“Well, you can look at whether sexuality is a social construct – which, of course, it isn’t. But when I was a kid most of the people [around me] who were successful and doing what they wanted to do were gay. I associated that freedom of self with freedom of expression. I think I looked up to them, not as pariahs or outsiders, but as people who were truly themselves. I’ve always found that engaging. I’ve thought: ‘Maybe it’s unusual to be as flamboyant as I am, or unusual to be as in the gay world as I am… What does that mean? Am I a bit gay?’ And then I was, like, ‘No, that’s not how it works!” He pauses. “It comes down to who you want to f*ck.”
Are you attracted to men?
“Yes, but not in a carnal, sexual way,” he says. “The other sex is still attractive, it’s just that sex is weird, isn’t it? Do you know what I mean? It’s, like, Do I want to do blowjobs with a guy? No. Do I want to kiss a guy? Yeah, kind of…”
Has he kissed a guy?
“Yes,” is his reply, but this is the press, he adds. He doesn’t want to start being provocative. Also, he doesn’t want to annoy his girlfriend by talking about it.
There’s not much Healy isn’t comfortable discussing and there have only been a couple of times during our conversation when he seemed uncertain. When I asked about the self-conscious diversity of the fans featured in the recent TOOTIMETOOTIMETOOTIME video, he seemed uncomfortable. He knows what I mean – “like a Benetton advert?” – but is lightly dismissive at first: “It’s such a boring criticism, isn’t it?” Then exasperated: “I did choose cool people for my f*cking music video, I’m not a f*cking idiot.” And later, when I ask how it is that despite The 1975’s success – at one point he refers to them as “the biggest band in the world” – their streaming numbers suggest a disconnect. On Spotify, they’re the world’s 322nd biggest act. The band’s music isn’t passive, he says. A lot of streaming numbers represent background listening, ‘sonic wallpaper’. So why would he want streams to signal his band’s success? “What I really want is for people to sit down and listen to an hour-length album in its entirety,” he says.
“I always feel that if I talk to somebody, I can get them to understand what I’m going on about. Do you know what I mean?”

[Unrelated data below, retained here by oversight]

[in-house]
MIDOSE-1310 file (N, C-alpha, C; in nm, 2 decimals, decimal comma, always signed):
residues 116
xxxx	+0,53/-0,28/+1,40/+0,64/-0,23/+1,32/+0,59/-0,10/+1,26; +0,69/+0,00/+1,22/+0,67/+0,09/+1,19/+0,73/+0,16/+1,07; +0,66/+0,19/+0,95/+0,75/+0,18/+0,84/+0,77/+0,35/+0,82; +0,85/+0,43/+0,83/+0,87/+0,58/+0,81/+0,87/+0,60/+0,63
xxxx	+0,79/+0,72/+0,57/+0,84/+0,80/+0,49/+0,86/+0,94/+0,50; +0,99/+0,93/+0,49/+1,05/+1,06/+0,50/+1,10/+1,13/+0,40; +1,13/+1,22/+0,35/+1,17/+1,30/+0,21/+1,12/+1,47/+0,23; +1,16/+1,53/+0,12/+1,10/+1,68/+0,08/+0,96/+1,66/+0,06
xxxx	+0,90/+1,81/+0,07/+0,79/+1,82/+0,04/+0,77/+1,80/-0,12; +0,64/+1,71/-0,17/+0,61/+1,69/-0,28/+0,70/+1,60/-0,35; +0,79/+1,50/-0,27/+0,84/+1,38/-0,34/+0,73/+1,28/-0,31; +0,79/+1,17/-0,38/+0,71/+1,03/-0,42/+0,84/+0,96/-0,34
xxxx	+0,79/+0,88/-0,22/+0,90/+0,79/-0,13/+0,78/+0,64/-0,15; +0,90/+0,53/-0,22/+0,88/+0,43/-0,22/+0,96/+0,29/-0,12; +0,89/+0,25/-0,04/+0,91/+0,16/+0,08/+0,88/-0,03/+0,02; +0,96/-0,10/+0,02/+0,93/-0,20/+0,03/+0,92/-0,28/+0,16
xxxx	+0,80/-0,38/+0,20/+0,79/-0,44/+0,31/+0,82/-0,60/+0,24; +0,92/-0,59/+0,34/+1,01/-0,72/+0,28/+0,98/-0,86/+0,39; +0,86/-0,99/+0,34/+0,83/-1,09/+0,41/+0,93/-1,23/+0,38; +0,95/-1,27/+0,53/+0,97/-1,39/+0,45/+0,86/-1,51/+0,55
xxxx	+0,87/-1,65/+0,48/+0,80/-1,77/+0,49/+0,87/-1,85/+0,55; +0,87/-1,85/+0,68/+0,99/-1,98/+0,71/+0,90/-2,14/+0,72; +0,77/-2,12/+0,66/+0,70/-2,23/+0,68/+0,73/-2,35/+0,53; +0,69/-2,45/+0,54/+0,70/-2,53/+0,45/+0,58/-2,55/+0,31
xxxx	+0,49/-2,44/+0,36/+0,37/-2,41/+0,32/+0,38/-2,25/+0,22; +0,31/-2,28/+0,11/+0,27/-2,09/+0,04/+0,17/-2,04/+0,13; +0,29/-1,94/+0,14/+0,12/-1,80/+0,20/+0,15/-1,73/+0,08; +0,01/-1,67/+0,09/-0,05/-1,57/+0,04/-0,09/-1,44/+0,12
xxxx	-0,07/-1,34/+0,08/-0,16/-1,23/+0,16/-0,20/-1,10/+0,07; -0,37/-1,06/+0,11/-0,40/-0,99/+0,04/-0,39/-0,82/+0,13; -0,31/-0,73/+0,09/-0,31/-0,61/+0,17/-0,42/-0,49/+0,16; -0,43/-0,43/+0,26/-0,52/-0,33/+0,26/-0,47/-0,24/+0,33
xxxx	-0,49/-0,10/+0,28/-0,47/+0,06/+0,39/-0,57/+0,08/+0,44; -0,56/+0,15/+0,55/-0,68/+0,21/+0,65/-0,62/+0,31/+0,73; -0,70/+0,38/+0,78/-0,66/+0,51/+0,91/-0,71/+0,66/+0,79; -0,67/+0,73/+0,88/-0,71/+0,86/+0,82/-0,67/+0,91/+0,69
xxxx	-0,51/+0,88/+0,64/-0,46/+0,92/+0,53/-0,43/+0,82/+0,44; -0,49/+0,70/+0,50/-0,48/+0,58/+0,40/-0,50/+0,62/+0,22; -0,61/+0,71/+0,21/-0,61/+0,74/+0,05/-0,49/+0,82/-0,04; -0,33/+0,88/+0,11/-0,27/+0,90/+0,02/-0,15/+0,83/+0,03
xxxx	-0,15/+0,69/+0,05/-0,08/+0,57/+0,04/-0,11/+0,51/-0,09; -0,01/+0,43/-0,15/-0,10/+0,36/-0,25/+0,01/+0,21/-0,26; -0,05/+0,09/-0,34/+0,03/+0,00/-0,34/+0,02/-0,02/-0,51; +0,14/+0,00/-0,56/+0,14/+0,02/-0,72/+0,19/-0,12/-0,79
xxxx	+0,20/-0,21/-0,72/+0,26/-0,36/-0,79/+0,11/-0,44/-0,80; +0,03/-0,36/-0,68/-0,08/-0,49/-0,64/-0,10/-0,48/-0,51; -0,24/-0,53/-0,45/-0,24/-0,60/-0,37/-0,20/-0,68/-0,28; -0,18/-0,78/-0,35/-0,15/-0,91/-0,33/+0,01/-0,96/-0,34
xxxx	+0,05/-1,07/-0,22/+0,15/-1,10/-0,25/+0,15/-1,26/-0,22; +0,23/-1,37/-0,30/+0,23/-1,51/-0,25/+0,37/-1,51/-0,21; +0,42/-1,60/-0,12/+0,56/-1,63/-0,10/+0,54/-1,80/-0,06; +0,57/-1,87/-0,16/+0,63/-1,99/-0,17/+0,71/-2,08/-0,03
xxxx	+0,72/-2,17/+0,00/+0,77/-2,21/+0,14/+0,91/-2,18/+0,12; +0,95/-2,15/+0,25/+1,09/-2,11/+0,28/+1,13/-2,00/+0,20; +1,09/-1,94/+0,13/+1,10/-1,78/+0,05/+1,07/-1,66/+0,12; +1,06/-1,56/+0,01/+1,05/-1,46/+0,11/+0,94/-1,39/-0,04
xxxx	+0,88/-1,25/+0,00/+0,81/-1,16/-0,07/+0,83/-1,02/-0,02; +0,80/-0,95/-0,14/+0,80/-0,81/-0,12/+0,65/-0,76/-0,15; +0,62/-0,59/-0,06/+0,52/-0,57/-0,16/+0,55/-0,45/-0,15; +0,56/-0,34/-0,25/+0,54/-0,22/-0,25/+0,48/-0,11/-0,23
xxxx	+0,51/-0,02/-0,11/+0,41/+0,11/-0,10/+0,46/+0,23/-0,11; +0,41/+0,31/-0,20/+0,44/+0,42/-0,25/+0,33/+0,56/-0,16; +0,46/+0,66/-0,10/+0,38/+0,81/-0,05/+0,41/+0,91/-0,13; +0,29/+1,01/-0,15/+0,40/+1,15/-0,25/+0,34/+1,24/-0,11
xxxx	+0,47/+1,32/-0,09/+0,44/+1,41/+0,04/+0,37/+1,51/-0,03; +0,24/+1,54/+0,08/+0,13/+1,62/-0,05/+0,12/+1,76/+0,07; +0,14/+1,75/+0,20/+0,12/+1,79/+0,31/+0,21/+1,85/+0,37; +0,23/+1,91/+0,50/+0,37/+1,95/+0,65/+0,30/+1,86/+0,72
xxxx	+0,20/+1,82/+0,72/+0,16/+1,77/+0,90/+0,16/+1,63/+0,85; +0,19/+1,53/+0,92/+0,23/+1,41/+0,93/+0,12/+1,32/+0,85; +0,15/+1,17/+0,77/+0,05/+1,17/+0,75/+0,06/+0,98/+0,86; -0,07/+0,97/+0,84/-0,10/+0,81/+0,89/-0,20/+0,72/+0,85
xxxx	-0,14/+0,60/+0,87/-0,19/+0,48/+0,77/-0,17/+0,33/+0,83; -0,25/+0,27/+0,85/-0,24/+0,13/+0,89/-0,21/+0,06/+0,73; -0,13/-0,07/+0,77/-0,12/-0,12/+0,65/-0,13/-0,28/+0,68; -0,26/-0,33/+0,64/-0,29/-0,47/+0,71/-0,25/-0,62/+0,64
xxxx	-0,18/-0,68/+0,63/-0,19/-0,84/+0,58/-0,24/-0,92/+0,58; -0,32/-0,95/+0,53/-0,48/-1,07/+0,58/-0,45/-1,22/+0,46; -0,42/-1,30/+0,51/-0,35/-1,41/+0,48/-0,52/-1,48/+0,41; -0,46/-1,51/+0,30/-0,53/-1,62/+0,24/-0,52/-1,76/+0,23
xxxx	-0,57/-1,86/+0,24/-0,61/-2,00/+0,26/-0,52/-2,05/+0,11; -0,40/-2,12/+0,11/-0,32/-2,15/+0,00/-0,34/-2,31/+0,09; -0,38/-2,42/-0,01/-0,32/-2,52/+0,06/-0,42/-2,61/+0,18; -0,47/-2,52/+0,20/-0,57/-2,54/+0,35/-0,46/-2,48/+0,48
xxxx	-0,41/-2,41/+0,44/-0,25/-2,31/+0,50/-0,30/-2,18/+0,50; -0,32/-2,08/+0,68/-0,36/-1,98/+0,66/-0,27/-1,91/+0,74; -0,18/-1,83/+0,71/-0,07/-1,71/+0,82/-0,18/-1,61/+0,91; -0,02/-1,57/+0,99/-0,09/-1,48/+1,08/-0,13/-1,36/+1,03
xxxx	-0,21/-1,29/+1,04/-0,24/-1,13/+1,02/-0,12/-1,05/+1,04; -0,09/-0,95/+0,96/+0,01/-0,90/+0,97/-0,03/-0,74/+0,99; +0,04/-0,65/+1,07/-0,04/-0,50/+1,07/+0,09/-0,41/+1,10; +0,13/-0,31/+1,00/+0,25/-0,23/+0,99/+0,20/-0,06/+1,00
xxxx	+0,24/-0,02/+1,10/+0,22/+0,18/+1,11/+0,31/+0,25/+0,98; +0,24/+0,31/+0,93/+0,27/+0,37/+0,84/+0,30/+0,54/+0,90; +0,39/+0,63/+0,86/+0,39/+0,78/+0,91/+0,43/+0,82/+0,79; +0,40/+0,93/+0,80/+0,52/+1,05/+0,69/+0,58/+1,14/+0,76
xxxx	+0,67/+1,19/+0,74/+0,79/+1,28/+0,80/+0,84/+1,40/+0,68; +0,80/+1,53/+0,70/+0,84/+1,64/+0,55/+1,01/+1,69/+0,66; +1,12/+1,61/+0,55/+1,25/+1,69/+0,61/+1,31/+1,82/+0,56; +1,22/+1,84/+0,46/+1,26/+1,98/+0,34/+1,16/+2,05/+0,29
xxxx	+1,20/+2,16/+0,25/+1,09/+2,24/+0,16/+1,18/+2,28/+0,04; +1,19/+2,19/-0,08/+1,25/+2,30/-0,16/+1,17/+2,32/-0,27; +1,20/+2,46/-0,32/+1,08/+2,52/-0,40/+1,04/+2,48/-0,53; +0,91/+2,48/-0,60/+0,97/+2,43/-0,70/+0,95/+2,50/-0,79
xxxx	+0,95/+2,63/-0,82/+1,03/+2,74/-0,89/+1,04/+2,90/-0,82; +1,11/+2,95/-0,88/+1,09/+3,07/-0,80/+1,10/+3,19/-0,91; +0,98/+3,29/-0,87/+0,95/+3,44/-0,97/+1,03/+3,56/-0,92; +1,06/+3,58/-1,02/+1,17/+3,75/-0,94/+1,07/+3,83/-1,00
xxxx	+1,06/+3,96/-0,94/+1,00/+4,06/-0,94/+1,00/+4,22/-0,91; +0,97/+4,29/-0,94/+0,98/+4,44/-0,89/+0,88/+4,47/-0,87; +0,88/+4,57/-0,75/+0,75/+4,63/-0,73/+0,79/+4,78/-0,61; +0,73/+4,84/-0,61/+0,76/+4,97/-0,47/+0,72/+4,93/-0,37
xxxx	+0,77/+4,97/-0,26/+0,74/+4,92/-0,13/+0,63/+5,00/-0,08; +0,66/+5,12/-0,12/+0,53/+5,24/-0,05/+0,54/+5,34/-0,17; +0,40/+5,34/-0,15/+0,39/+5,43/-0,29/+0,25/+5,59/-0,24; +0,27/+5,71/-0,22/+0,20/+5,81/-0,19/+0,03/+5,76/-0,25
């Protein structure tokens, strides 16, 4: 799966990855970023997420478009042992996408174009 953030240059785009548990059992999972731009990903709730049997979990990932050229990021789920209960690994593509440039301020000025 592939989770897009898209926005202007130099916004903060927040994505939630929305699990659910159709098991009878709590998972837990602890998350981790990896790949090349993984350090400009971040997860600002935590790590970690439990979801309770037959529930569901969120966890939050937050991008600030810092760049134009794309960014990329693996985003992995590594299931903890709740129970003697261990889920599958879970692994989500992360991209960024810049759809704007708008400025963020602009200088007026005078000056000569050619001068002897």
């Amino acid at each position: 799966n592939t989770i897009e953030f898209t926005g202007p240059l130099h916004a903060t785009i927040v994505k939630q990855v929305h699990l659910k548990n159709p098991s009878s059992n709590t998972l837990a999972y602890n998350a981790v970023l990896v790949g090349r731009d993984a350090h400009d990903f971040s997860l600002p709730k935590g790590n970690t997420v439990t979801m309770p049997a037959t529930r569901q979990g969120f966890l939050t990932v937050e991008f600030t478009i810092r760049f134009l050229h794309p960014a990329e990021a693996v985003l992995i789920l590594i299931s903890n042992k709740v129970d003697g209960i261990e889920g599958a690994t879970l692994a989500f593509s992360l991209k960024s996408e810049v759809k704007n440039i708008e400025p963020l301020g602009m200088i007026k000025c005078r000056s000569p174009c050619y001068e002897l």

By the time our chat comes to an end, I think I do.
Last year Healy decided that, as his twenties were drawing to a close, it was time to “take life a bit more seriously” – the long and short of which is that ahead of recording the new album he spent seven weeks in a Barbados rehab centre. It had been coming for years; he’d been smoking heroin and doing benzos. He was, he admits, being a bit of a wanker. “It was, like, ‘I want to do it better. I want to do everything that I’ve been doing, better.’”
Over in Barbados, things didn’t immediately go to plan. “They put me in a field with a horse. For two whole days it’s me, rolling my eyes next to this horse, going, ‘This is f*cking daft.’ And there’s this horse whisperer going, ‘Be with the horse! Talk to it!’ Ridiculous.”
As is often the way with these things, it was ridiculous until, quite suddenly, it wasn’t. After several days there was a breakthrough. “It was f*cking weird – suddenly I got it,” Healy says. His voice has softened now and his arms have stopped waving around. Which is unusual, because he usually speaks as though he’s delivering an extremely urgent TED Talk.
“I started to envy the horse’s ability to destroy, but its intention to hurt nobody. So strong, and so good to himself, and so forgiving of me in his space. I envied all these fundamental traits that he didn’t have to think about.”
It’s easy to envy animals, I suggest – they’re having a laugh most of the time. “Be a f*cking horse, mate,” Healy advises.
A week later, we meet on the set of Healy’s ShortList cover shoot in a converted multi-storey car park in Peckham, south London. The staircase has been painted pink by a local artist. Some of the area’s newer residents come here to spend as much on a vegan pizza as their neighbours can spend on a week’s food. Until recently, one of the band’s ‘MODERNITY HAS FAILED US’ posters was slapped on a wall just round the corner, which feels appropriate. Healy turns up clutching an artisanal sausage roll: real meat, he confirms, a little guiltily (he’s trying to go vegan).
Healy seems well equipped to deal with being famous, or more specifically, with Being Matt Healy. Certainly more so than two years ago, which he attributes partly to his upbringing. “I’ve seen up close what fame can do,” he says. “If you want to share your craft with so many people, your name becomes well known by proxy. But as something to aspire to in and of itself, for no reason, it means nothing. It’s all about the reason.”
He seems remarkably untroubled by the prospect of releasing two albums in the next seven months. But, as has happened numerous times, he eventually concedes that it’s quite an undertaking. “It’s not as though I’ve spent the past year going, ‘Oh yeah, it will be fine, I’m a genius.’”
He pauses, and laughs.
“Well, I have been a bit like that.”
A Brief Inquiry Into Online Relationships is out on 30 November
Photography: Mollie Rose
Fashion: Sam Carder
Fashion Assistant: Itunu Oke
Grooming: Kim Rance using Kevin Murphy
Photographed at Bold Tendencies
Black leather coat £8,000 by BERLUTI
Multi-coloured sleeveless knit £540 by MARNI; marni.com